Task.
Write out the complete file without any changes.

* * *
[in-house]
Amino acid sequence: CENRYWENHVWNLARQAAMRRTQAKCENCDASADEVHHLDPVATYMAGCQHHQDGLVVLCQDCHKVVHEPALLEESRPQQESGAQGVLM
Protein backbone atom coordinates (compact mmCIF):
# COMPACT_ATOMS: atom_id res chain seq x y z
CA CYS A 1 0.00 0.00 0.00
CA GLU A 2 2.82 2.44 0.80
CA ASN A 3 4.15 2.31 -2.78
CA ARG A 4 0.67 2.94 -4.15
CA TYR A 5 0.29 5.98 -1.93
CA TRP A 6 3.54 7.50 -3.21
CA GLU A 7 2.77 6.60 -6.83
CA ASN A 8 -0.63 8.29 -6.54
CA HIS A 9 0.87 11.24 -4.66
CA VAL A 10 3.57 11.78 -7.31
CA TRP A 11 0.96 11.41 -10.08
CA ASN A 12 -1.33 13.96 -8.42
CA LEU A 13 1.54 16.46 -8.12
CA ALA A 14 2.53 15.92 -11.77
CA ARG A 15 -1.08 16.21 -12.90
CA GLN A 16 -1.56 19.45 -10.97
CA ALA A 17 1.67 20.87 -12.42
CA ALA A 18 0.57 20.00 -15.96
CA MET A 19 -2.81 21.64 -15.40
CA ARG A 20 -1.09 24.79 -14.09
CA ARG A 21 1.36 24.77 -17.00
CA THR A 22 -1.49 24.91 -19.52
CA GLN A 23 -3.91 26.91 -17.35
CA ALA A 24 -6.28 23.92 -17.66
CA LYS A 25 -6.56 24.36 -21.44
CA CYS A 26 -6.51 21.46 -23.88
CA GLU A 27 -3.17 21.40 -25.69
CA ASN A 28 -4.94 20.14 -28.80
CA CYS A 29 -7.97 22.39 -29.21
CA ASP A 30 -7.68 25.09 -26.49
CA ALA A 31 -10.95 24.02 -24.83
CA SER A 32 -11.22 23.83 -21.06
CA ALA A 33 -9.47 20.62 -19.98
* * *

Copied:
[in-house]
Amino acid sequence: CENRYWENHVWNLARQAAMRRTQAKCENCDASADEVHHLDPVATYMAGCQHHQDGLVVLCQDCHKVVHEPALLEESRPQQESGAQGVLM
Protein backbone atom coordinates (compact mmCIF):
# COMPACT_ATOMS: atom_id res chain seq x y z
CA CYS A 1 0.00 0.00 0.00
CA GLU A 2 2.82 2.44 0.80
CA ASN A 3 4.15 2.31 -2.78
CA ARG A 4 0.67 2.94 -4.15
CA TYR A 5 0.29 5.98 -1.93
CA TRP A 6 3.54 7.50 -3.21
CA GLU A 7 2.77 6.60 -6.83
CA ASN A 8 -0.63 8.29 -6.54
CA HIS A 9 0.87 11.24 -4.66
CA VAL A 10 3.57 11.78 -7.31
CA TRP A 11 0.96 11.41 -10.08
CA ASN A 12 -1.33 13.96 -8.42
CA LEU A 13 1.54 16.46 -8.12
CA ALA A 14 2.53 15.92 -11.77
CA ARG A 15 -1.08 16.21 -12.90
CA GLN A 16 -1.56 19.45 -10.97
CA ALA A 17 1.67 20.87 -12.42
CA ALA A 18 0.57 20.00 -15.96
CA MET A 19 -2.81 21.64 -15.40
CA ARG A 20 -1.09 24.79 -14.09
CA ARG A 21 1.36 24.77 -17.00
CA THR A 22 -1.49 24.91 -19.52
CA GLN A 23 -3.91 26.91 -17.35
CA ALA A 24 -6.28 23.92 -17.66
CA LYS A 25 -6.56 24.36 -21.44
CA CYS A 26 -6.51 21.46 -23.88
CA GLU A 27 -3.17 21.40 -25.69
CA ASN A 28 -4.94 20.14 -28.80
CA CYS A 29 -7.97 22.39 -29.21
CA ASP A 30 -7.68 25.09 -26.49
CA ALA A 31 -10.95 24.02 -24.83
CA SER A 32 -11.22 23.83 -21.06
CA ALA A 33 -9.47 20.62 -19.98